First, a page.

Now I prefer (really like) the circular needles so much more that most of my projects are done using circular needles.
 

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I work almost always with circular needles now (whether in the round or back and forth) because it's easier on my hands/wrists not to hold all the weight on one side (especially for big projects). It is a matter of personal preference, however--for years I only knitted on straight needles, and then a friend introduced me to circular, and I discovered I really like those better.
 

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Yes, it's much easier to balance with everything right in front of you. Also you are not poking someone beside you or getting the end of that straight needle caught in the sweater you're wearing or anything else around you.
 

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Judy M said:
Yes, it's much easier to balance with everything right in front of you. Also you are not poking someone beside you or getting the end of that straight needle caught in the sweater you're wearing or anything else around you.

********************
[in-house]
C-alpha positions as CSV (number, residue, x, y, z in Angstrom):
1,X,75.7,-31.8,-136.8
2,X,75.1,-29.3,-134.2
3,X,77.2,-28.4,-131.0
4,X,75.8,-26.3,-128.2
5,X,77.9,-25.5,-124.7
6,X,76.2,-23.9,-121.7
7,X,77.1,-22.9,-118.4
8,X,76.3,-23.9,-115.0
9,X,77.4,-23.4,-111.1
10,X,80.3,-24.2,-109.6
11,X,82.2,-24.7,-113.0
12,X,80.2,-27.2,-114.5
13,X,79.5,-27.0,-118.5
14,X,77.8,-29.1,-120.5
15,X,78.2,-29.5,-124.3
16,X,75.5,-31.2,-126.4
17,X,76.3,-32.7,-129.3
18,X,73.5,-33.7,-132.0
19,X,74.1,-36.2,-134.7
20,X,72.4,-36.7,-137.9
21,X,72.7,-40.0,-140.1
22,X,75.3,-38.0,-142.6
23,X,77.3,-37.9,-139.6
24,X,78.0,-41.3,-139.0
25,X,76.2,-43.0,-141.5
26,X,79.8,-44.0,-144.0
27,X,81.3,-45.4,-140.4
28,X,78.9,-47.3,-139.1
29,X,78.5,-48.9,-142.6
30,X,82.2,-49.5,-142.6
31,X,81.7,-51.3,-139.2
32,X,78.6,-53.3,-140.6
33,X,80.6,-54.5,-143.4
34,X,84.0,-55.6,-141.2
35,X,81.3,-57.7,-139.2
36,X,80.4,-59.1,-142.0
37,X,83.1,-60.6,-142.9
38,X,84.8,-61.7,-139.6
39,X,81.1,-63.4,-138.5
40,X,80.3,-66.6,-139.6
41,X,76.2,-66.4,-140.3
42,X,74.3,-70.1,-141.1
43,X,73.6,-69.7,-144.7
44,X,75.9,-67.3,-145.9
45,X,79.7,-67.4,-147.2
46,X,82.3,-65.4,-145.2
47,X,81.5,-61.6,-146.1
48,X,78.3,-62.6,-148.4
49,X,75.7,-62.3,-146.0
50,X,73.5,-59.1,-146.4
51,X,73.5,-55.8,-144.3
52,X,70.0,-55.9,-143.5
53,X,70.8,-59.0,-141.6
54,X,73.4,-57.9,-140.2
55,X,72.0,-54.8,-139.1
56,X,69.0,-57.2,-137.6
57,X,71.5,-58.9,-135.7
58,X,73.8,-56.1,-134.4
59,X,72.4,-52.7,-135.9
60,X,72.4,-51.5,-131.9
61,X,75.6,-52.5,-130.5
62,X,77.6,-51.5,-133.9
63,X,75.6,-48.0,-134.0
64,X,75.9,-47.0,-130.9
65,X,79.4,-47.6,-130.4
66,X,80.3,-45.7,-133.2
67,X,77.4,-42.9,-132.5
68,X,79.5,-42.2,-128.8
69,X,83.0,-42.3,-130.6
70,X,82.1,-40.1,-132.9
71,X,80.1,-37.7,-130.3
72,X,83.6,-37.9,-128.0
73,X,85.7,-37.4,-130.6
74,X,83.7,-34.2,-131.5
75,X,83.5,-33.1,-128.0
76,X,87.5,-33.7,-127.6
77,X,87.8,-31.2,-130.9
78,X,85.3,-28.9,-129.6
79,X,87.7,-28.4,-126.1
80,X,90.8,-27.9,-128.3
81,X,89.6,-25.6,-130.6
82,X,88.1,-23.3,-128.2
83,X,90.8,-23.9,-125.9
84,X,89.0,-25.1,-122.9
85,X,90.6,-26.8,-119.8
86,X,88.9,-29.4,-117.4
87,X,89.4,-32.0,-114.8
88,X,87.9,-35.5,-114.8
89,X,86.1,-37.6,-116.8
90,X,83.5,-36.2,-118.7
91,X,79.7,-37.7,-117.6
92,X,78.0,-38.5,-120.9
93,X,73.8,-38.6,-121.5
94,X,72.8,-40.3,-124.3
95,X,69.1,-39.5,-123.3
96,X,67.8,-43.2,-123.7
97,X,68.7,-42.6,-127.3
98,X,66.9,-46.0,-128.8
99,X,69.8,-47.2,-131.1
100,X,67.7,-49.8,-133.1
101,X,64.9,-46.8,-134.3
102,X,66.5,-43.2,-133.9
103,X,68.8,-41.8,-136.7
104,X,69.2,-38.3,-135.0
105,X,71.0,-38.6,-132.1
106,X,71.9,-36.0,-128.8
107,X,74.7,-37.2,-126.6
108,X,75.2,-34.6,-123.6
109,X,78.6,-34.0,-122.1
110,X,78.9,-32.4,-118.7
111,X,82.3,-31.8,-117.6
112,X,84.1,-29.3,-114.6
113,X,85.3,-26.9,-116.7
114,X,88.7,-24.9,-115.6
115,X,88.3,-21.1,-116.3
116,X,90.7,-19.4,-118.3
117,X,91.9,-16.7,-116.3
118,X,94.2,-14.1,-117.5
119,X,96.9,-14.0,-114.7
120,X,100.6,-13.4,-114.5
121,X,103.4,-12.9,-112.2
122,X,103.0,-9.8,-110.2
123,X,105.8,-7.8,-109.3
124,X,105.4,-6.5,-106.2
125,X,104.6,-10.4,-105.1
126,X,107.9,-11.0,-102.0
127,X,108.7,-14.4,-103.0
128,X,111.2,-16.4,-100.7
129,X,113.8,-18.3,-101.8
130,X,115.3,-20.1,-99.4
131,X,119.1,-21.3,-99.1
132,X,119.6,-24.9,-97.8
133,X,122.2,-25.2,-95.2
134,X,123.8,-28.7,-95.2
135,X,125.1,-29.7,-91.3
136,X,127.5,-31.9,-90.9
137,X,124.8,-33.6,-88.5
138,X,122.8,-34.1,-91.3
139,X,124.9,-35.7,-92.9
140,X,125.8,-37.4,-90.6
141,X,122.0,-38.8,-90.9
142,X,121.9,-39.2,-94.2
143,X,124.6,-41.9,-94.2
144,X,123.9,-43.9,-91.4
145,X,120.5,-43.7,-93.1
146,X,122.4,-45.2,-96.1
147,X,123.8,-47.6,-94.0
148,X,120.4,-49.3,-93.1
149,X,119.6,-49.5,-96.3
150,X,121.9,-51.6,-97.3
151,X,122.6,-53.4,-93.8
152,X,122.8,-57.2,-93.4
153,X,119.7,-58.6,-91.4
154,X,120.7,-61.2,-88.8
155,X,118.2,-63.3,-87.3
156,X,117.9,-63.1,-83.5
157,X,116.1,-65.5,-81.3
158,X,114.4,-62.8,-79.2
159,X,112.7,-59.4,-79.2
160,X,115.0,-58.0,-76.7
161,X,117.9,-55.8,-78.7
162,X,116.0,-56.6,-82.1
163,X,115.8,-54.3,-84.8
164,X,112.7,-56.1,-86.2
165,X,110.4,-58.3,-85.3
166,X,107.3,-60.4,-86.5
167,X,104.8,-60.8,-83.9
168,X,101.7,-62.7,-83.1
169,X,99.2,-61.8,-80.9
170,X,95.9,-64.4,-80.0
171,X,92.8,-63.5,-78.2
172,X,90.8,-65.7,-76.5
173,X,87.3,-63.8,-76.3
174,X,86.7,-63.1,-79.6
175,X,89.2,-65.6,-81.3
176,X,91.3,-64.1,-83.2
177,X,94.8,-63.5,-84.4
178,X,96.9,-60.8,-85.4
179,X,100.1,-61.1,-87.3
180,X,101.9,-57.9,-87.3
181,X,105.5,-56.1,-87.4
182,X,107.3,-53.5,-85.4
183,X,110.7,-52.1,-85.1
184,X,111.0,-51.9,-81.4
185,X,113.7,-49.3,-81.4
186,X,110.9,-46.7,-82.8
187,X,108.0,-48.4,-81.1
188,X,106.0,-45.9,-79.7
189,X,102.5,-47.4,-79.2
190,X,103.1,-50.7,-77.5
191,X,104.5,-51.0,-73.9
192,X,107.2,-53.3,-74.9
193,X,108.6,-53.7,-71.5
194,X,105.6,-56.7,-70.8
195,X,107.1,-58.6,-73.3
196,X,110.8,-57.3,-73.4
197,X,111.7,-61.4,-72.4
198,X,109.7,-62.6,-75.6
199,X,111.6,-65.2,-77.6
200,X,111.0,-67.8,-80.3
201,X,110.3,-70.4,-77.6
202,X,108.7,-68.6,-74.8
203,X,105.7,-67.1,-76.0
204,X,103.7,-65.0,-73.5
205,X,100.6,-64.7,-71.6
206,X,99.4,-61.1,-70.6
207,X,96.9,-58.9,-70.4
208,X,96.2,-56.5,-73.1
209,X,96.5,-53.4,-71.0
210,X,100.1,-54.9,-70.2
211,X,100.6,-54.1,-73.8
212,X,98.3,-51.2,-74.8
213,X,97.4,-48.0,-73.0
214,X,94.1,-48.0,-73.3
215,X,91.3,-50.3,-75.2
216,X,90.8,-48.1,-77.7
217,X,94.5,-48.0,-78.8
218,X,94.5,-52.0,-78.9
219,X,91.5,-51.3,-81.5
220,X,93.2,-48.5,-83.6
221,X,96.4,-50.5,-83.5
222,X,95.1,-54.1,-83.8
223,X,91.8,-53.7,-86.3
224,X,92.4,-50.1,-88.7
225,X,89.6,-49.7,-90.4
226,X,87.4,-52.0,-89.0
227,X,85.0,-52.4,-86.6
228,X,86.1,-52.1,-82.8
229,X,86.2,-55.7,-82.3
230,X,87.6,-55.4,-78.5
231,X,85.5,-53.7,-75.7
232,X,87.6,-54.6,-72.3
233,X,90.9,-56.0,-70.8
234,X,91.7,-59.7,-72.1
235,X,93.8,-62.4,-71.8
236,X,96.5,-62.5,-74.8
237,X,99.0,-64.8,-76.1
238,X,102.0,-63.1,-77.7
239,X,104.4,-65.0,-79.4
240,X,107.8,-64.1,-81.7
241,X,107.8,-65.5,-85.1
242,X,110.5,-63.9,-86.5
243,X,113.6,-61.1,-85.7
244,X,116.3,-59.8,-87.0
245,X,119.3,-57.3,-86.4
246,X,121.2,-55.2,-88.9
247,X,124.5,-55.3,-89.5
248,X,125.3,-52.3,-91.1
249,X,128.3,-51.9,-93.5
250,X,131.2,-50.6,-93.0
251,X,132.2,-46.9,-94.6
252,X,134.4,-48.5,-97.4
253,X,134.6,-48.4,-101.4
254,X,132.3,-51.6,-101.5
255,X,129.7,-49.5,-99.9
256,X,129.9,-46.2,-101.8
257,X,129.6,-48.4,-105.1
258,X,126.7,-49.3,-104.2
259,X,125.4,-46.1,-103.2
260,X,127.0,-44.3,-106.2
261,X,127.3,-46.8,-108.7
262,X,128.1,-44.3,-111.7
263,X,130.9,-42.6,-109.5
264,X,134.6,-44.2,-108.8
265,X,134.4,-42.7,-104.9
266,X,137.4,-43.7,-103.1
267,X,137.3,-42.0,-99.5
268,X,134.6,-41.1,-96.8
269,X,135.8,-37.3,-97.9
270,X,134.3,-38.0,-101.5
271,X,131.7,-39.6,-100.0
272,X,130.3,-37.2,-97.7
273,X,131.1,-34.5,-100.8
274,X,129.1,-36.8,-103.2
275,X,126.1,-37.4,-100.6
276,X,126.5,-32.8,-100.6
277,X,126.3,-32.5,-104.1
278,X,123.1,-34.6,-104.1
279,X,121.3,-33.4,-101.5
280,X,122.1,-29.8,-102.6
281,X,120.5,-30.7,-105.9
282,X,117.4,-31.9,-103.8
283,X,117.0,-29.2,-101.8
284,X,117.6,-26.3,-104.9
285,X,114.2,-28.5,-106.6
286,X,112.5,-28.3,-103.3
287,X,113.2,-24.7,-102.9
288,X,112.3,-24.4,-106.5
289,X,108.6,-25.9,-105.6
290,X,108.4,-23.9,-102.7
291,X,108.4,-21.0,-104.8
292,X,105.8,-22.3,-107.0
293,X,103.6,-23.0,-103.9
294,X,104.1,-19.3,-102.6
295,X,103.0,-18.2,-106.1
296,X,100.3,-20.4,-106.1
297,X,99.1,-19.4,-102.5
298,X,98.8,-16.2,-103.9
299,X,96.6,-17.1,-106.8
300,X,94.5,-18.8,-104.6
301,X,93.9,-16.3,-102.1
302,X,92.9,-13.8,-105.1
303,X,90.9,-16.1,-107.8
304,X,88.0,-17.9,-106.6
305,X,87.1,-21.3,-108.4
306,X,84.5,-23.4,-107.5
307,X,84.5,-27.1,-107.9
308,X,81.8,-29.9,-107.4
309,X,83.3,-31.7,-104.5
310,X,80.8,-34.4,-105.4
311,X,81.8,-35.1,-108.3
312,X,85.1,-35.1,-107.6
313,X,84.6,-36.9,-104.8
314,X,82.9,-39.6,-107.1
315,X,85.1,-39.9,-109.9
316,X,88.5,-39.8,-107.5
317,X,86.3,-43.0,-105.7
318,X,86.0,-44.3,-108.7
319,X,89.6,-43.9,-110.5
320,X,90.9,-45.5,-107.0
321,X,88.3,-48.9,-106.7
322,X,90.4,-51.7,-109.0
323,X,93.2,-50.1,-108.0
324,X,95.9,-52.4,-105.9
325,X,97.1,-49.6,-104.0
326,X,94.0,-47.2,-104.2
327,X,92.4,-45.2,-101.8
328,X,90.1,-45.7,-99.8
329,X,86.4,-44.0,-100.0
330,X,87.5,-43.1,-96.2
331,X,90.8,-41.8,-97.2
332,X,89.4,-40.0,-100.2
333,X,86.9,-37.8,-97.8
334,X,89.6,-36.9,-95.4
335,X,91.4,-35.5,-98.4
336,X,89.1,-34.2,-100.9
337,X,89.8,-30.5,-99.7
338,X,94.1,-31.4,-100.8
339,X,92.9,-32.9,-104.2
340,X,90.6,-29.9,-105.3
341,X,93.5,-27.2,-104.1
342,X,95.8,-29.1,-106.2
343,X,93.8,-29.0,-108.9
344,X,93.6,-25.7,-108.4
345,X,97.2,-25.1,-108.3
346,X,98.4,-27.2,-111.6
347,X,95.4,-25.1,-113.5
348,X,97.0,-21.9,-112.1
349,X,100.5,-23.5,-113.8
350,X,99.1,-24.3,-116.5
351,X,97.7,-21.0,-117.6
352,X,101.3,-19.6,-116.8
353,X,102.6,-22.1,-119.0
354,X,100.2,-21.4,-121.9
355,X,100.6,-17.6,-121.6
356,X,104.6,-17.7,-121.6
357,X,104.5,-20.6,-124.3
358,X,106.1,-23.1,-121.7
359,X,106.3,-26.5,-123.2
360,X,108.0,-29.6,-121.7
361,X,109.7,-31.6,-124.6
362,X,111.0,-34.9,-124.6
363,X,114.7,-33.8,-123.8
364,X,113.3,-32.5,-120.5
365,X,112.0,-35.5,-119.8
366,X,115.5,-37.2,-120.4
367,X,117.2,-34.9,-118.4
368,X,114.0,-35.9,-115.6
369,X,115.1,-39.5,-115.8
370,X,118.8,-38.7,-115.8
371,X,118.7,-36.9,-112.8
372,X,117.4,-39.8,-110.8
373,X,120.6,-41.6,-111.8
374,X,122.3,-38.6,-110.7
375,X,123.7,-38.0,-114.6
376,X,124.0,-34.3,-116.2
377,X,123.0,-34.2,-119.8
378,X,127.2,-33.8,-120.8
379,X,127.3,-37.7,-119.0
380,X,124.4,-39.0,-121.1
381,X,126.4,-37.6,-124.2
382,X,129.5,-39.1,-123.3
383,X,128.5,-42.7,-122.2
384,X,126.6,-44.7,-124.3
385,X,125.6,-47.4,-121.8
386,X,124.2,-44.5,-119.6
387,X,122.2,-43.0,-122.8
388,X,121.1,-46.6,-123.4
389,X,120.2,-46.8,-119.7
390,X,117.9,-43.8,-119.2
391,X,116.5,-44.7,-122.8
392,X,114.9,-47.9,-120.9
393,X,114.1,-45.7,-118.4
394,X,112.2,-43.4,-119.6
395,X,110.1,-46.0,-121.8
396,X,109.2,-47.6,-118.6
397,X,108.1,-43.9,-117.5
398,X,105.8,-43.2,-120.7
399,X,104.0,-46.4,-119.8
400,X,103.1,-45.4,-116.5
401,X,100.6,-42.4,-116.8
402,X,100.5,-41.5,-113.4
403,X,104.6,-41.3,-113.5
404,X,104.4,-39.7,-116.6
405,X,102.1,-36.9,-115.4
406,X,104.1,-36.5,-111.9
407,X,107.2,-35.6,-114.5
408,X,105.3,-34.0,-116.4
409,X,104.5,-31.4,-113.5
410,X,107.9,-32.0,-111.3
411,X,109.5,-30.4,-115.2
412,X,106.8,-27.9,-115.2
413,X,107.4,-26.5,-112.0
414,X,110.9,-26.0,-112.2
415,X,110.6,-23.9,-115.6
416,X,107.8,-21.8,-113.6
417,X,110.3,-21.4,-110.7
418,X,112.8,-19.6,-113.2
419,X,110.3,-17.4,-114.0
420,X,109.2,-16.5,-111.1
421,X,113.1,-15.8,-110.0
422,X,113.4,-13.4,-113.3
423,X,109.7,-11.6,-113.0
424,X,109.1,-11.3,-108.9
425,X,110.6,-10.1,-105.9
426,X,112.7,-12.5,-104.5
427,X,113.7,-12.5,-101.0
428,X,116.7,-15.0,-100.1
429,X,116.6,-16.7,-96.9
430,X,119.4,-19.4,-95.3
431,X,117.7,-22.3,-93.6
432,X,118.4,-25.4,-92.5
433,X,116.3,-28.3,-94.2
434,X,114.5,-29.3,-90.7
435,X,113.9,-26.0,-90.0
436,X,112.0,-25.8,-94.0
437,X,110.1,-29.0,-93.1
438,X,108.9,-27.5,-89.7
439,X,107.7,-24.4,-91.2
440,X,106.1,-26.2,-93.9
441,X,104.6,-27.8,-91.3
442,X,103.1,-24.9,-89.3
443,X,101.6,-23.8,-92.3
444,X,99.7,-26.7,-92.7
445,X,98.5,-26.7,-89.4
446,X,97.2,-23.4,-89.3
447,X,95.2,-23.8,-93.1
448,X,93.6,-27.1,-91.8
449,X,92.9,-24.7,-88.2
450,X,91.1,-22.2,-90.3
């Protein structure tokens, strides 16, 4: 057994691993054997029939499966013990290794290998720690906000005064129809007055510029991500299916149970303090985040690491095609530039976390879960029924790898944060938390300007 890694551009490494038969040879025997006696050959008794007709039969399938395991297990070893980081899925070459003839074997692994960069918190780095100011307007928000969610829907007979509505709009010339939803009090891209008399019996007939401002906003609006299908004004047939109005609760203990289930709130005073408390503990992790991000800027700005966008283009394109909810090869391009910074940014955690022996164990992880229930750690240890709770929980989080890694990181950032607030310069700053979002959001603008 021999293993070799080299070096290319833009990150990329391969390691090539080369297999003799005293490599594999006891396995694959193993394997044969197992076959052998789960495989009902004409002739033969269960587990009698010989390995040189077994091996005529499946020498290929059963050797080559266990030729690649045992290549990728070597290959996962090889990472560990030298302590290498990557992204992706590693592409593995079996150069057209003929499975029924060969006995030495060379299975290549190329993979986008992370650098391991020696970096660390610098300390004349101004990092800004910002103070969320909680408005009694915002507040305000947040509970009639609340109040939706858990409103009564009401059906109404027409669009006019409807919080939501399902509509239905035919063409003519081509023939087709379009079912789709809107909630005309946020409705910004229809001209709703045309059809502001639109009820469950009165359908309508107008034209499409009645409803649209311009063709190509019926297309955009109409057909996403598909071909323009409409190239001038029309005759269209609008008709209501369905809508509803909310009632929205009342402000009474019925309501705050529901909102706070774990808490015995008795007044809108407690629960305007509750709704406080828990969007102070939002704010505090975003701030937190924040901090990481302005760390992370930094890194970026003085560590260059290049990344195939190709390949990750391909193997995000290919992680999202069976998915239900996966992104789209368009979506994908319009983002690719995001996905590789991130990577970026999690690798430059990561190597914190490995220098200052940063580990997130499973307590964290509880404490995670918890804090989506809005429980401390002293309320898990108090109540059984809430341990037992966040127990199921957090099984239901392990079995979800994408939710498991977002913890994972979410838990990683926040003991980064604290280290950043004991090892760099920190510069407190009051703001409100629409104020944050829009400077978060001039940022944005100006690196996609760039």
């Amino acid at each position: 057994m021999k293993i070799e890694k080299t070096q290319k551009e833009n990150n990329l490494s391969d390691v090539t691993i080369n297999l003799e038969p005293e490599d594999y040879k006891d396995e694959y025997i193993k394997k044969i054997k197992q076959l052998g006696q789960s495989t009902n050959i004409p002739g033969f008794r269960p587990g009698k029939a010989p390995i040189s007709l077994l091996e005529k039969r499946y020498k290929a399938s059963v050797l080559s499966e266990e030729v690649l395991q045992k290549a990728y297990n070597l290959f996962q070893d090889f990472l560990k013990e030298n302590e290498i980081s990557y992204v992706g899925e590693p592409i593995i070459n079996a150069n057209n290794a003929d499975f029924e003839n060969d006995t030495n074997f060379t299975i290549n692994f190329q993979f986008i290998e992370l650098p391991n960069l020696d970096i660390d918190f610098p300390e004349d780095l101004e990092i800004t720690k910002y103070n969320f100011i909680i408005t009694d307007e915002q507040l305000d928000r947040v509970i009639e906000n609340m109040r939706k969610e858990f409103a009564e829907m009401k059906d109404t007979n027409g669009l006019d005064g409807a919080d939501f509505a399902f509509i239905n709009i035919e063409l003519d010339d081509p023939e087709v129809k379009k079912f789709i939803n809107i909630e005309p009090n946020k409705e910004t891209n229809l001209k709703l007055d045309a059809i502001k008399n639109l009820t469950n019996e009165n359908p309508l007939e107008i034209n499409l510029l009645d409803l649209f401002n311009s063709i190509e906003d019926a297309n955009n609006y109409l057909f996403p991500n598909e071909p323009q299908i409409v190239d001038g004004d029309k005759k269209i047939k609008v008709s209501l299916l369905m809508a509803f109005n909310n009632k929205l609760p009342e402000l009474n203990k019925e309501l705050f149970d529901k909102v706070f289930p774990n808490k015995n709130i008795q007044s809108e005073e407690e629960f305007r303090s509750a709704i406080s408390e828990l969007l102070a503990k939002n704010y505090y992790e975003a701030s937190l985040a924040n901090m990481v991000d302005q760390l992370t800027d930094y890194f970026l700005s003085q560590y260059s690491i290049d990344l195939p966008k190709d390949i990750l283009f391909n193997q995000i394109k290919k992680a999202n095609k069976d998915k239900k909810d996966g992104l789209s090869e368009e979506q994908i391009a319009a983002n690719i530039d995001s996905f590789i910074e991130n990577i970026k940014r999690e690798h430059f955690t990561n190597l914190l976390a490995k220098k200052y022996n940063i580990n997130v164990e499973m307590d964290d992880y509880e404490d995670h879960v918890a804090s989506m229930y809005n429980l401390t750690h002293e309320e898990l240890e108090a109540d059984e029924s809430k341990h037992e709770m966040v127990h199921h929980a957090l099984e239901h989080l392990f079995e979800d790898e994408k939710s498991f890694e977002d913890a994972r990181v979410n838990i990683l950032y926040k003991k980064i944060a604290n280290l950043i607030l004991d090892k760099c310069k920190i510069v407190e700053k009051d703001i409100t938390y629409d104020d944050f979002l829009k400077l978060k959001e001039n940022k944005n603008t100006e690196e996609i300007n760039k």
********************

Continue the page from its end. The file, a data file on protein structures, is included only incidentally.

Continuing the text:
Ha! My partner just gives me this "look" when I hit him with the end of my straight needles.
 

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Hi Fran,
Welcome, I too am a "new" old knitter. I like the sight really well also. You have the seed stitch correct. Stockette stick is knit one round, pearl one round. I am pretty sure that is right.
Many sights have tutorials that are very helpful. Just type in google what you are looking for and they usually give you several choices.
I am a self taught knitter out of a book. I started knitting hats for retarded adults that I know who don't get much for Christmas. I have 44 of them and love each one. This is why I got back into knitting.
Have a nice weekend.
Pat